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View Full Version : At what point does a receiver become a rifle?


timdps
12-17-2009, 9:09 PM
When building a rifle starting with a bare receiver, at what point does it legally become a rifle? Obviously the stock has to be mounted, so it becomes a rifle when the stock is mounted? When adding the barrel, trigger group and bolt, somewhere along the way it becomes a rifle as opposed to bunch of parts...

Tim

elrcastor
12-18-2009, 7:01 AM
Well, in CA it's probably when it gets DROS'ed because there is no "other" choice in DROS, it's only handgun or longgun.

QuarterBoreGunner
12-18-2009, 9:22 AM
As soon as it's marked 'rifle' on the DROS, even if it's a bare stripped receiver. At that moment... it's a rifle.

Sgt Raven
12-18-2009, 10:10 AM
As soon as it's marked 'rifle' on the DROS, even if it's a bare stripped receiver. At that moment... it's a rifle.

Depends if you're talking state or federal law. A stripped receiver on a 4473 is an 'other'. :rolleyes:

dustoff31
12-18-2009, 10:23 AM
Depends if you're talking state or federal law. A stripped receiver on a 4473 is an 'other'. :rolleyes:

Yes, in fact wasn't there a thread fairly recently about how at least one of the FFLs, 10% I think, was told by BATF that stripped receivers did not become rifles until a barrel was attached? And that the fact that a buttstock was attached (w/o a barrel) didn't matter?

lorax3
12-18-2009, 10:37 AM
As soon as it's marked 'rifle' on the DROS, even if it's a bare stripped receiver. At that moment... it's a rifle.

TBH, I do not if we know this for sure. I would say stripped receiver that has gone though the DROS process as a 'long gun' may no longer be pistol eligible, but would not truly be a rifle until a shoulder stock is attached.

I will still say it is not technically a rifle until a buttstock is attached, but it would not be wise to play games with a long gun DROS'ed receiver and banned features with a detachable magazines as it is not a 'rifle'. Same logic goes for pistol configurations.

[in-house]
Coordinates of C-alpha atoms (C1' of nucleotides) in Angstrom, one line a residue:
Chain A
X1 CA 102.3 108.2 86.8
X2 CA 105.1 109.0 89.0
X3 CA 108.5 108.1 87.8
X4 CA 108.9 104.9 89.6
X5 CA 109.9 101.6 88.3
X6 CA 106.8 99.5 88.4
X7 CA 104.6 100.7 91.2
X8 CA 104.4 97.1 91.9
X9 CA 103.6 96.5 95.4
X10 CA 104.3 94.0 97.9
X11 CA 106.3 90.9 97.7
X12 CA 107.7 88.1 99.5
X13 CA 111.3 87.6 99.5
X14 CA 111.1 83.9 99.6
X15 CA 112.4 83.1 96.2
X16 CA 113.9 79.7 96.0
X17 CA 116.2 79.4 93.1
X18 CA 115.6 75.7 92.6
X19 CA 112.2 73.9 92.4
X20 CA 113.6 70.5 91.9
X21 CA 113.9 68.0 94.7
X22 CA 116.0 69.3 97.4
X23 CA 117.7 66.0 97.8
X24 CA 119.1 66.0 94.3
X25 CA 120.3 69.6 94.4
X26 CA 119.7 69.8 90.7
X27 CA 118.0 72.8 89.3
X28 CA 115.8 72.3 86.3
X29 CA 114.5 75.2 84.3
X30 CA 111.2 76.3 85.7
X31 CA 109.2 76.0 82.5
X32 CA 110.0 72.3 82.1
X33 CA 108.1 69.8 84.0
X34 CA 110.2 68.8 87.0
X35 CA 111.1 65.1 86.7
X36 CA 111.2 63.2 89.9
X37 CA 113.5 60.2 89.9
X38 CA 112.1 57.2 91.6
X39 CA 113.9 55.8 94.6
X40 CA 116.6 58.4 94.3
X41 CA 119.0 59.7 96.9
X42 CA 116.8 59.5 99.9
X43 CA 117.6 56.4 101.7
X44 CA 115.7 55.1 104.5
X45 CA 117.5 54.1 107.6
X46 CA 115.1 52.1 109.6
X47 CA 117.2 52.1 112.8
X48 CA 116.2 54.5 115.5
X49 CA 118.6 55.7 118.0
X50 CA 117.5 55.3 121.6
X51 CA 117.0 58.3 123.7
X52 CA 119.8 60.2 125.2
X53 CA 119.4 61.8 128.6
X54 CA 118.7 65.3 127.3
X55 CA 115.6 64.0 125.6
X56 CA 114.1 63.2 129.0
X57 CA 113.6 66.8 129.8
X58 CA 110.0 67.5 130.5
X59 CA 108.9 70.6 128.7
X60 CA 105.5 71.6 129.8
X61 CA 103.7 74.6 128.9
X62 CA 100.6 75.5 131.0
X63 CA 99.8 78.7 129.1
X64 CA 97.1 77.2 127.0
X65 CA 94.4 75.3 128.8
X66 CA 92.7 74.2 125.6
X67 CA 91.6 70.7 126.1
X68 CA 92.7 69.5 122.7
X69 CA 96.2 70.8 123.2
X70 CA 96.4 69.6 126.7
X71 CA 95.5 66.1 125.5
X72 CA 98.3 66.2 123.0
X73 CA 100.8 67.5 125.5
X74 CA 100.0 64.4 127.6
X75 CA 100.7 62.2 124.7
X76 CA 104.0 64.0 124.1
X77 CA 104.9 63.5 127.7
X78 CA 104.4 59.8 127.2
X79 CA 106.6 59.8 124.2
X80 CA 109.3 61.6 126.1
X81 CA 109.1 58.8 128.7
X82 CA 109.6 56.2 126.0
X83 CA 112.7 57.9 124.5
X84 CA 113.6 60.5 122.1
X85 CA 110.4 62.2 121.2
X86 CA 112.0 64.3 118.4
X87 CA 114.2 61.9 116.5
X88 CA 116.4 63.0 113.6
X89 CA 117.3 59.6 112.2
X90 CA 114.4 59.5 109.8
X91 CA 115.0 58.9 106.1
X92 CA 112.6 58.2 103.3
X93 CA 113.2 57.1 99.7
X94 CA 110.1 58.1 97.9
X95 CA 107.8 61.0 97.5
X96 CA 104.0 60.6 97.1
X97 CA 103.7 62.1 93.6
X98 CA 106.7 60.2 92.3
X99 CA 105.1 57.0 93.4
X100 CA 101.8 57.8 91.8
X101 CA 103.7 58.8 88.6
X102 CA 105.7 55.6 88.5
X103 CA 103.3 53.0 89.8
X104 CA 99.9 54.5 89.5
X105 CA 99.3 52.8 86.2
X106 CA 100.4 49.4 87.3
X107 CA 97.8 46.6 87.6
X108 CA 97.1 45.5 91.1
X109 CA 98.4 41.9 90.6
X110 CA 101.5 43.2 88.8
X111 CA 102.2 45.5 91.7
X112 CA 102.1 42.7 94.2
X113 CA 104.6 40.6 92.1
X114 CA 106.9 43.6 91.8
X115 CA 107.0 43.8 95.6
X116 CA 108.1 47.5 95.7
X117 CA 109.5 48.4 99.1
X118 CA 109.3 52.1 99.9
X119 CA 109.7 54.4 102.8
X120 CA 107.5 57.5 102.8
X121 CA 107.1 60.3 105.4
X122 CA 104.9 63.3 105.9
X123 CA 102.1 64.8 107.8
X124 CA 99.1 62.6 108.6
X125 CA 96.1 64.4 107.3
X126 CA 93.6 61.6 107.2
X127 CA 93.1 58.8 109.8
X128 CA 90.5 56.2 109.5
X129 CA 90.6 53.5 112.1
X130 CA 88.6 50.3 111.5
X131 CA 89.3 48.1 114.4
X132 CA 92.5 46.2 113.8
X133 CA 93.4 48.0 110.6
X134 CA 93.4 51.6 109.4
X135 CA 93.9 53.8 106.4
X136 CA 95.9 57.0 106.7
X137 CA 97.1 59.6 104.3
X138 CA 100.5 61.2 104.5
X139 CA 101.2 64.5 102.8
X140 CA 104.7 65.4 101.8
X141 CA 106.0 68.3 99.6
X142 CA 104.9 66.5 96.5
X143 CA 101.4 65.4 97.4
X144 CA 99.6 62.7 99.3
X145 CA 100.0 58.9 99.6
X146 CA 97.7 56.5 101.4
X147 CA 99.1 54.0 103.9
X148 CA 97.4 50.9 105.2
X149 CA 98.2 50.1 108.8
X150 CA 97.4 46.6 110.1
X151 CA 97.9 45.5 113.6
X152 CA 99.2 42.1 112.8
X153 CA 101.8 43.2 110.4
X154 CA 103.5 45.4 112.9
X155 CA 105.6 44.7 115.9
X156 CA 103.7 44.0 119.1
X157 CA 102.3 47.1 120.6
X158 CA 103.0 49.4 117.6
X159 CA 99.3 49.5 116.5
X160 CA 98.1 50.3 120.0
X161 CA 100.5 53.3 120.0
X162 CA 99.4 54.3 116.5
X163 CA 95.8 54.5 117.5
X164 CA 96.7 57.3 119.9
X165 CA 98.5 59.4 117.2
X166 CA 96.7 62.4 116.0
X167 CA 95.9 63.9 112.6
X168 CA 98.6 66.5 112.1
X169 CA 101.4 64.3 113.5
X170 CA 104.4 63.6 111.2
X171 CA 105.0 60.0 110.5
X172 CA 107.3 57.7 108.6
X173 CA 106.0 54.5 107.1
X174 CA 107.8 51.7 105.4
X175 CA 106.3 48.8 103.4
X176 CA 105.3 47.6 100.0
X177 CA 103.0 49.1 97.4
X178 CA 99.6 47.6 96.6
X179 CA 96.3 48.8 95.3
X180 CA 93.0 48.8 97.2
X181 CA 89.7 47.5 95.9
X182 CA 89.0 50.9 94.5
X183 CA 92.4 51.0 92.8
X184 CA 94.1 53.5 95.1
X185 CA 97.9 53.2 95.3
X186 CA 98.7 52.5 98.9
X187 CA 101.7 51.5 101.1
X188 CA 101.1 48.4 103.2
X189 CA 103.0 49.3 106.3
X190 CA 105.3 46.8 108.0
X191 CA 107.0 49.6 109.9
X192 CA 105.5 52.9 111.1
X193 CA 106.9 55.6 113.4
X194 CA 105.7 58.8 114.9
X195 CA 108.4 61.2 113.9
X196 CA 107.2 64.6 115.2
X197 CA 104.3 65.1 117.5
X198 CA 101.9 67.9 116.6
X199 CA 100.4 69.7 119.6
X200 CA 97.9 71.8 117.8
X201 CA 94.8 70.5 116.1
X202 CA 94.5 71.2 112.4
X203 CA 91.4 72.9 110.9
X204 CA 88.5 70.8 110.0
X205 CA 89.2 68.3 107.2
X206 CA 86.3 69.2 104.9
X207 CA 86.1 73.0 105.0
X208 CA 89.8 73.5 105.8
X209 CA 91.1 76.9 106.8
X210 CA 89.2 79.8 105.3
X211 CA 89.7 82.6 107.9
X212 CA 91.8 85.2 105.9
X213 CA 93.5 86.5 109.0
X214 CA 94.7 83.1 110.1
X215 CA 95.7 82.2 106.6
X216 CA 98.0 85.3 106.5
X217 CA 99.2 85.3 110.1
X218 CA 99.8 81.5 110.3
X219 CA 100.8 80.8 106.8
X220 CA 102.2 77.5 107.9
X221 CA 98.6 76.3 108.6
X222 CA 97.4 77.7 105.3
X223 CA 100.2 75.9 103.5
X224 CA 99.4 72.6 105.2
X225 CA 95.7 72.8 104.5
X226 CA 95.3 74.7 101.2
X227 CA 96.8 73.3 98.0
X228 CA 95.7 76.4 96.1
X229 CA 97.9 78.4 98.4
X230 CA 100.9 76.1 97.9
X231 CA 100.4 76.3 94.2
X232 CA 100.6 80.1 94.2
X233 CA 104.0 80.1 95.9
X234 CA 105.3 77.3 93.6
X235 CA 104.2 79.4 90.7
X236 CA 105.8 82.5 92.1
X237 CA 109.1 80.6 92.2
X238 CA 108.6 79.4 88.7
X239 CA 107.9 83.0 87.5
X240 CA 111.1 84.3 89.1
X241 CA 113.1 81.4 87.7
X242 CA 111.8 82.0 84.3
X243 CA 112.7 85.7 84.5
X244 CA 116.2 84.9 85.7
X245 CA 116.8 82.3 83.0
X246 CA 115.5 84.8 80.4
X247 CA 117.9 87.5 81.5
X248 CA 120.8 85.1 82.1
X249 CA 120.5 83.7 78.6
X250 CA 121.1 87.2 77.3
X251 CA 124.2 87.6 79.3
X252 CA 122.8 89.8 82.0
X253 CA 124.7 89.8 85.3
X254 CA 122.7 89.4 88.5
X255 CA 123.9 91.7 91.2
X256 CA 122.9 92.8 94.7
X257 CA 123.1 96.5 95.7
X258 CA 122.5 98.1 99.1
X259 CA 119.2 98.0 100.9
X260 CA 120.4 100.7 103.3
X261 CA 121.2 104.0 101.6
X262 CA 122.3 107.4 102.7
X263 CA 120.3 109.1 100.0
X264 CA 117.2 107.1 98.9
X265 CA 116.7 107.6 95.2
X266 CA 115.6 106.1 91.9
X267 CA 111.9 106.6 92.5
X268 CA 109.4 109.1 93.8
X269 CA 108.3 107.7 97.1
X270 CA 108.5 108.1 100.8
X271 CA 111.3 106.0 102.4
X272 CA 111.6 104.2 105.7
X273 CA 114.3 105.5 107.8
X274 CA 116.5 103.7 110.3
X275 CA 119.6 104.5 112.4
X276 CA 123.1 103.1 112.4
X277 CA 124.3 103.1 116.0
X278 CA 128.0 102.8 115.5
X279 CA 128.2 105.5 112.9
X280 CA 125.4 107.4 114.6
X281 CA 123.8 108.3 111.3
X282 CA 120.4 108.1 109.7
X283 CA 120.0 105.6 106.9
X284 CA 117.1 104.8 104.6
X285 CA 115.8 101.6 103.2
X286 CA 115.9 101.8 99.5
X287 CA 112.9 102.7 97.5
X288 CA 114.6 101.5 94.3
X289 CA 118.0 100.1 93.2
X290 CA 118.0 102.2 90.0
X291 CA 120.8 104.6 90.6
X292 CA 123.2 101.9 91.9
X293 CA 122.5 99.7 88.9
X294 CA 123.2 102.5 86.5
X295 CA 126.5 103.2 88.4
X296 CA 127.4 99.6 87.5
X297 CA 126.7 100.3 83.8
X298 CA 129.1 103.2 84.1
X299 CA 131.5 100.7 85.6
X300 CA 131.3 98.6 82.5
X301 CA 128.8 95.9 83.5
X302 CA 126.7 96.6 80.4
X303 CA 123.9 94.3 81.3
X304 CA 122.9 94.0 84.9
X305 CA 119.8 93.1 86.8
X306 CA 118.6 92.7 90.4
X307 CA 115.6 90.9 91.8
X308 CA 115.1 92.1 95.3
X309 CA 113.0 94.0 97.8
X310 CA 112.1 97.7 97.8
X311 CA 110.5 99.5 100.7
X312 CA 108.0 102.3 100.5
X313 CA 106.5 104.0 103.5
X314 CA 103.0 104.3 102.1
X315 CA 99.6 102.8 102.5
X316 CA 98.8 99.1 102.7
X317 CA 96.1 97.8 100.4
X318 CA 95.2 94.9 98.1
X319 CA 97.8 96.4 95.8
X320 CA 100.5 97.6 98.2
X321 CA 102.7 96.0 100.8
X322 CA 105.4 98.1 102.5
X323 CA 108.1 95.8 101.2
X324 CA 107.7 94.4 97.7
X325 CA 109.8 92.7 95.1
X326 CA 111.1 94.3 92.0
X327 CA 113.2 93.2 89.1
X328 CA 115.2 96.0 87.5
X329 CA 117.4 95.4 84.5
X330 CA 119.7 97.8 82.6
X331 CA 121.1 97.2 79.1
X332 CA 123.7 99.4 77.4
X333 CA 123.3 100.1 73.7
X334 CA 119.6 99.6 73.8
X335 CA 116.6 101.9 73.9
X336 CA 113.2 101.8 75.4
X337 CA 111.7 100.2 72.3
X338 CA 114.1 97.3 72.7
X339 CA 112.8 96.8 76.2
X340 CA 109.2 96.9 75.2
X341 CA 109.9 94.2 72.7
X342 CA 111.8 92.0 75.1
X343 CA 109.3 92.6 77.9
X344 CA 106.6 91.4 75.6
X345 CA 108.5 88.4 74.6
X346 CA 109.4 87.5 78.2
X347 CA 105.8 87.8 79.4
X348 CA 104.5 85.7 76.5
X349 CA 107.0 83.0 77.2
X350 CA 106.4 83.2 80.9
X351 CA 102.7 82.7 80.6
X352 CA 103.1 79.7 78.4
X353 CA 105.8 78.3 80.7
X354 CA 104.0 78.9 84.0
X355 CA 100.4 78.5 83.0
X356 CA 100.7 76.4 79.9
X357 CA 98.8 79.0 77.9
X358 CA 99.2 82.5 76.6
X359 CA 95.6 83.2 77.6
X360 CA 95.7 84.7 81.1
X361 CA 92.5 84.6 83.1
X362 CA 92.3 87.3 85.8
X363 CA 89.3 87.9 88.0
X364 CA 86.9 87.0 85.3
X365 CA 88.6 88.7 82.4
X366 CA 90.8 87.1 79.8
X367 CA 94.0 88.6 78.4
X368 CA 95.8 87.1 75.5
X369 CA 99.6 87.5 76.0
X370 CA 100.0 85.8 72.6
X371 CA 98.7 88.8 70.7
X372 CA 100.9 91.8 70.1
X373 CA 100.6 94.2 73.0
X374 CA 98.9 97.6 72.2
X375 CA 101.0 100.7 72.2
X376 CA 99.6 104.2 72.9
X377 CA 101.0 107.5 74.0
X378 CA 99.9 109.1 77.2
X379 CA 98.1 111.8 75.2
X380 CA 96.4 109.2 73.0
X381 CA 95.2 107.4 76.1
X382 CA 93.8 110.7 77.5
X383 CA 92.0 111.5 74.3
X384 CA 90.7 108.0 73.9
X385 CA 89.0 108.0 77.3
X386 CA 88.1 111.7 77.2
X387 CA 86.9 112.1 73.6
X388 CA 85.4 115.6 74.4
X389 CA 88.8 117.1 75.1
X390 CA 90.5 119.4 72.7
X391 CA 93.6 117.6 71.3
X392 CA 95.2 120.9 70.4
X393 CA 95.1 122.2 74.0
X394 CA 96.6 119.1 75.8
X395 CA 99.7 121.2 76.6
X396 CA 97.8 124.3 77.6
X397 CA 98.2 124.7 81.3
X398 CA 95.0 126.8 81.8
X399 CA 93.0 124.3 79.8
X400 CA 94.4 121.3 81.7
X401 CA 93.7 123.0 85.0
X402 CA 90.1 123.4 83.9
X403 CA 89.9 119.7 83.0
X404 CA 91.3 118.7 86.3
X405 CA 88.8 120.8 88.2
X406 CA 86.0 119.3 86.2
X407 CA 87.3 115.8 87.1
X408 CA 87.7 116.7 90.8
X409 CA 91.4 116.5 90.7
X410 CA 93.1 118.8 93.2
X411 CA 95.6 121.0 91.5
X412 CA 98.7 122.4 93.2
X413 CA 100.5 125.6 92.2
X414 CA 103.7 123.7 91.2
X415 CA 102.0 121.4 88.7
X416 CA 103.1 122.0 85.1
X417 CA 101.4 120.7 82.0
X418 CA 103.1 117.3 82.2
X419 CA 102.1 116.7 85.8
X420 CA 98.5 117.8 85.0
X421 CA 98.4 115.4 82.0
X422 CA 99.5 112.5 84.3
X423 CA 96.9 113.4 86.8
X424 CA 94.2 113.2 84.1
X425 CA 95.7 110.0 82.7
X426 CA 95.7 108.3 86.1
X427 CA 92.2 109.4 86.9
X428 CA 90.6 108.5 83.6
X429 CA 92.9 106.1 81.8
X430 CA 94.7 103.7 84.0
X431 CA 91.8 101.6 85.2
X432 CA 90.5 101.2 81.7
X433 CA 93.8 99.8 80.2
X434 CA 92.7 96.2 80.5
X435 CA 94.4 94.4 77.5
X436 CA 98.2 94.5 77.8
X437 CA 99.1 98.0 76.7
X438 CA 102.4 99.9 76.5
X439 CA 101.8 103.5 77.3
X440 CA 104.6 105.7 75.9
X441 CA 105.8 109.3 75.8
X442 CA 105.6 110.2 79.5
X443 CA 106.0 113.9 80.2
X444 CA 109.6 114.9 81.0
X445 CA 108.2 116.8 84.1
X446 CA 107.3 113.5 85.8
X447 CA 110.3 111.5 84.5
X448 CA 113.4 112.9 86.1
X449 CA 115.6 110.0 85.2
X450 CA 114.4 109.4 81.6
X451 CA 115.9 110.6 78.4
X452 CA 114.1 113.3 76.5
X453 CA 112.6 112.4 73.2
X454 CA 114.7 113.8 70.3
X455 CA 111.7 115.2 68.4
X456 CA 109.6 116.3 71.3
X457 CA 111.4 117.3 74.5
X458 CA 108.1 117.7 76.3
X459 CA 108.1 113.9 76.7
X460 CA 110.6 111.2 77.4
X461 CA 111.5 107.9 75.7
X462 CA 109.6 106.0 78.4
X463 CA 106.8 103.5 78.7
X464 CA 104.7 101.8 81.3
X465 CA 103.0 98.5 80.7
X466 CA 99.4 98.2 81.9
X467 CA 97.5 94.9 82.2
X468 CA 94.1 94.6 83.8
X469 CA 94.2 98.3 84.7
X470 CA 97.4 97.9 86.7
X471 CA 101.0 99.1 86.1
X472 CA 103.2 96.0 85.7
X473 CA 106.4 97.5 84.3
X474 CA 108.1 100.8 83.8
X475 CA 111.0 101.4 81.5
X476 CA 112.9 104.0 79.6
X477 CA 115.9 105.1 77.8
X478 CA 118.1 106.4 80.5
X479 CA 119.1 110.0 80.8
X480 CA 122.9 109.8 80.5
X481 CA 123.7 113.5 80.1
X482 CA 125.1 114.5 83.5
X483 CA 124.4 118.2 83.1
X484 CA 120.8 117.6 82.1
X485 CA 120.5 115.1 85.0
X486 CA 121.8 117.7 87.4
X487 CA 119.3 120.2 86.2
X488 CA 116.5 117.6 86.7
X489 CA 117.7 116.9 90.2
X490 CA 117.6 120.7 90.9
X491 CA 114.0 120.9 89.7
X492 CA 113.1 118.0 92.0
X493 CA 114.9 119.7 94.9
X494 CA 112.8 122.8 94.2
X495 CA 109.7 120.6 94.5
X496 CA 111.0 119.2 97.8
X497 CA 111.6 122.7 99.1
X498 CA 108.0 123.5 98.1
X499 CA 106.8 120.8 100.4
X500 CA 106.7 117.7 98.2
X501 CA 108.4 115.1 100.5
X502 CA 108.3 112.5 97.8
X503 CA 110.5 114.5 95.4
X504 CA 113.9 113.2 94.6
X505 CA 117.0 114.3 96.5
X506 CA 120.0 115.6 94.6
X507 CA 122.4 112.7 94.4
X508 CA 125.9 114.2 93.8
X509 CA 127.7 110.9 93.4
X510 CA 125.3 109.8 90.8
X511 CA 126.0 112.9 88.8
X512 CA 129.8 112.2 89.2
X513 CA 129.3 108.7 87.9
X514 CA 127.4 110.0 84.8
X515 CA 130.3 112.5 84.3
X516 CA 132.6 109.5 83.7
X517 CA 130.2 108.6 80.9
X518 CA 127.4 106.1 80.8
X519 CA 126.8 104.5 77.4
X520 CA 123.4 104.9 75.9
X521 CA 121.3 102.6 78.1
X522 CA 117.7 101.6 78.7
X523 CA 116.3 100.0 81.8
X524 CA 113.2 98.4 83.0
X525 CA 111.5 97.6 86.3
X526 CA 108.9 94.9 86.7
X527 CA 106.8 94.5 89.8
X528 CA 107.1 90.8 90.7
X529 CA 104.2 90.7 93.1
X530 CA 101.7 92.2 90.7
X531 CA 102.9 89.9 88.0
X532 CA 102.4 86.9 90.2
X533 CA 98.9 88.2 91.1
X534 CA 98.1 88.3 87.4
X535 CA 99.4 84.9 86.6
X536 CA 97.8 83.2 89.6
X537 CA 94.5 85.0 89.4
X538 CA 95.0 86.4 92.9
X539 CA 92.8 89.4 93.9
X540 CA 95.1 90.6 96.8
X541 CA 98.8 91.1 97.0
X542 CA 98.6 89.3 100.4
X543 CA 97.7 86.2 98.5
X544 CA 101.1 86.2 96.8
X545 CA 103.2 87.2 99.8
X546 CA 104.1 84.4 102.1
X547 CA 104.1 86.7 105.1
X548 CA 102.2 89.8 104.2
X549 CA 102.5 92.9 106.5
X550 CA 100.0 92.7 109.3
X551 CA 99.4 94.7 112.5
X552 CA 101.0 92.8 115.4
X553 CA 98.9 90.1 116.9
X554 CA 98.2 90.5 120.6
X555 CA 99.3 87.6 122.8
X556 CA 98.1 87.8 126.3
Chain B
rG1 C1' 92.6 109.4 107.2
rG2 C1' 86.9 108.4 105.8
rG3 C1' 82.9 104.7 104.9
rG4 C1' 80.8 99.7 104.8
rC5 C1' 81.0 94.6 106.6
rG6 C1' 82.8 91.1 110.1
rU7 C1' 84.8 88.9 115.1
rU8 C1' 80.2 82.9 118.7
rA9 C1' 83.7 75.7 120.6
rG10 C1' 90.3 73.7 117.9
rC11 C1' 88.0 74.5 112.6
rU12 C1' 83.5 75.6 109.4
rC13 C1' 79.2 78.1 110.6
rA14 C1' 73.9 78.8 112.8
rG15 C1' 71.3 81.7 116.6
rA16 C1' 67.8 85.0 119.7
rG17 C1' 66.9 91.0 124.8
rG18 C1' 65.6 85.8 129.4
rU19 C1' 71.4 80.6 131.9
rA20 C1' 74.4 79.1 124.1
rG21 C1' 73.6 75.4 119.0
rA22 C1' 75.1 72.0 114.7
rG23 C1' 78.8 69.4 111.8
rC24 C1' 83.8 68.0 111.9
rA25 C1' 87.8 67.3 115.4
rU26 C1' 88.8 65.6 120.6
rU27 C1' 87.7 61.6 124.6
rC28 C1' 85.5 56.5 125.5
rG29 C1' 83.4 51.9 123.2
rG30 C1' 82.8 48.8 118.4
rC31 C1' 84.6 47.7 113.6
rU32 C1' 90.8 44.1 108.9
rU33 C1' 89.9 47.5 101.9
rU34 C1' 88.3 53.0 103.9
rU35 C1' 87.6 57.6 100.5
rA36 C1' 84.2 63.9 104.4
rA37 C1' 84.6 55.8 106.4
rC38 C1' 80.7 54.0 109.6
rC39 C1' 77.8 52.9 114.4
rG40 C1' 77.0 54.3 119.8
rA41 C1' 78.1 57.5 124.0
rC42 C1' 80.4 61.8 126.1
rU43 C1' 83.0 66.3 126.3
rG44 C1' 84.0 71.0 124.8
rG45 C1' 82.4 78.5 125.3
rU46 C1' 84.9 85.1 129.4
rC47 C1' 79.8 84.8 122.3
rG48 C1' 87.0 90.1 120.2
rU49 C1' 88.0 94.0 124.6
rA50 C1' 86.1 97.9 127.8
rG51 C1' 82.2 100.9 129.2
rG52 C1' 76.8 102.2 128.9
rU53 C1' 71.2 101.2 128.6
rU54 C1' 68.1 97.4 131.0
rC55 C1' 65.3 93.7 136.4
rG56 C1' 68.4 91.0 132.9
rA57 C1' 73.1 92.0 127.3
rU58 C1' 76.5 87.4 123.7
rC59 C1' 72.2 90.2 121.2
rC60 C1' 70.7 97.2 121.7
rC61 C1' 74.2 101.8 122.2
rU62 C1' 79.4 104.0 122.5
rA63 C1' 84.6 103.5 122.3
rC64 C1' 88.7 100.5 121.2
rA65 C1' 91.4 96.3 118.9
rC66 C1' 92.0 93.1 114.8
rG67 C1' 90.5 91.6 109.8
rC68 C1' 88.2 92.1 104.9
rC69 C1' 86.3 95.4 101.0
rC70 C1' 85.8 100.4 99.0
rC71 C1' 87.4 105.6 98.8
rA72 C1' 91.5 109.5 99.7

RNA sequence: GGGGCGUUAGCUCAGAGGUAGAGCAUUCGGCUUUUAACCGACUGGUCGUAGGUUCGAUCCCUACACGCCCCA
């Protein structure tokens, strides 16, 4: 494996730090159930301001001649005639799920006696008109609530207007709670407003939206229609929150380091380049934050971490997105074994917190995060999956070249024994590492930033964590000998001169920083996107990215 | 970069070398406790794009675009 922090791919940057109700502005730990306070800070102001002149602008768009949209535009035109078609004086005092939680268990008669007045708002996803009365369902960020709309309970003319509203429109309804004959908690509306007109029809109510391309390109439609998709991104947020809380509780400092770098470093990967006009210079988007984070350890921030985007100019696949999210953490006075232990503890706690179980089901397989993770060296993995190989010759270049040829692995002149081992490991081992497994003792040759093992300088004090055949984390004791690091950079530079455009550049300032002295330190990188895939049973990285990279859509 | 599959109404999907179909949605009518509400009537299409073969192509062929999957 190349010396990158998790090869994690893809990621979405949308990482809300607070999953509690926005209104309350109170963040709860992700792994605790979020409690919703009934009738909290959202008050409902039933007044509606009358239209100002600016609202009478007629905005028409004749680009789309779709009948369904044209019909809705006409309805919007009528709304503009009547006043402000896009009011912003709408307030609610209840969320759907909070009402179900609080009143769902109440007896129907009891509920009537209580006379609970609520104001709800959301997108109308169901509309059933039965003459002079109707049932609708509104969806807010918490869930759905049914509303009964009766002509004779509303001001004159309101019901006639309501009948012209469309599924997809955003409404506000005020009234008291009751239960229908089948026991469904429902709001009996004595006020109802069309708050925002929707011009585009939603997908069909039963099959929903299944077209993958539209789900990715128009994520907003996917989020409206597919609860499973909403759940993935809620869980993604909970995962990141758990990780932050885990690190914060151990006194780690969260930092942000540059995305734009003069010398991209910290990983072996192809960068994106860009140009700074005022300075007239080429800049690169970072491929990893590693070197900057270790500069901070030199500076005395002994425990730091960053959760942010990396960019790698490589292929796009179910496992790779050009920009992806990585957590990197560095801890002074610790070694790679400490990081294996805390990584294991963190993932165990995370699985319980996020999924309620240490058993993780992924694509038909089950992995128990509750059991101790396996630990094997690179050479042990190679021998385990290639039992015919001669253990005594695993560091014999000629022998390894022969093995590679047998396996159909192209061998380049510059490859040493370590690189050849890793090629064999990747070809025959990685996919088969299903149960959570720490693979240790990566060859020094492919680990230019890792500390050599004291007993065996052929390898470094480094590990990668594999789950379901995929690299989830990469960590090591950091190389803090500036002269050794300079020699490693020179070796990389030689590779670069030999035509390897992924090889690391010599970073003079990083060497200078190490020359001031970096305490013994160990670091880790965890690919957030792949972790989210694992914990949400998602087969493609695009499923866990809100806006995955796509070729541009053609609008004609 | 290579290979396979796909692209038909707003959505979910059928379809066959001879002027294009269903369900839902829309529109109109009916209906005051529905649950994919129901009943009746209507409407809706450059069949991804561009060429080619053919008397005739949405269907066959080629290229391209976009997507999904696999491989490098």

I brought this up in another thread, but let us say that a stripped receiver is accidentally marked 'rifle' on the 4473. Can this receiver be still built into a pistol even though it has never had a shoulder stock attached? (This question assumes there is no DROS process, as in other states)

Does the ATF say it is a rifle only if it had a shoulder stock? Or if it was 4473'ed as a rifle even if it never had a stock?

I ask as this bring up the question of wether or not paperwork alone can change the type of weapon it is.

stripped receivers did not become rifles until a barrel was attached? And that the fact that a buttstock was attached (w/o a barrel) didn't matter?

Although I'm sure that is what the ATF agent told Wes, I really doubt that is the case.The ATF is basically saying something with a butt-stock and no barrel is not a rifle. Which lets you really some interesting games.

Until there is an ATF letter on that, I will assume a buttstock equates to rifle, at least on a federal level once again ignoring the CA DROS options.

Greg-Dawg
12-18-2009, 10:38 AM
A complete rifle.

Quiet
12-18-2009, 6:40 PM
A reciever needs a shoulder stock, the ability to expel a single projectile through the use of energy from an explosive and a rifled barrel to be considered a "rifle".


18 USC 921
(a) As used in this chapter—
(7) The term “rifle” means a weapon designed or redesigned, made or remade, and intended to be fired from the shoulder and designed or redesigned and made or remade to use the energy of an explosive to fire only a single projectile through a rifled bore for each single pull of the trigger.

Penal Code 12020
(c)(20) As used in this section, a "rifle" means a weapon designed or redesigned, made or remade, and intended to be fired from the shoulder and designed or redesigned and made or remade to use the energy of the explosive in a fixed cartridge to fire only a single projectile through a rifled bore for each single pull of the trigger.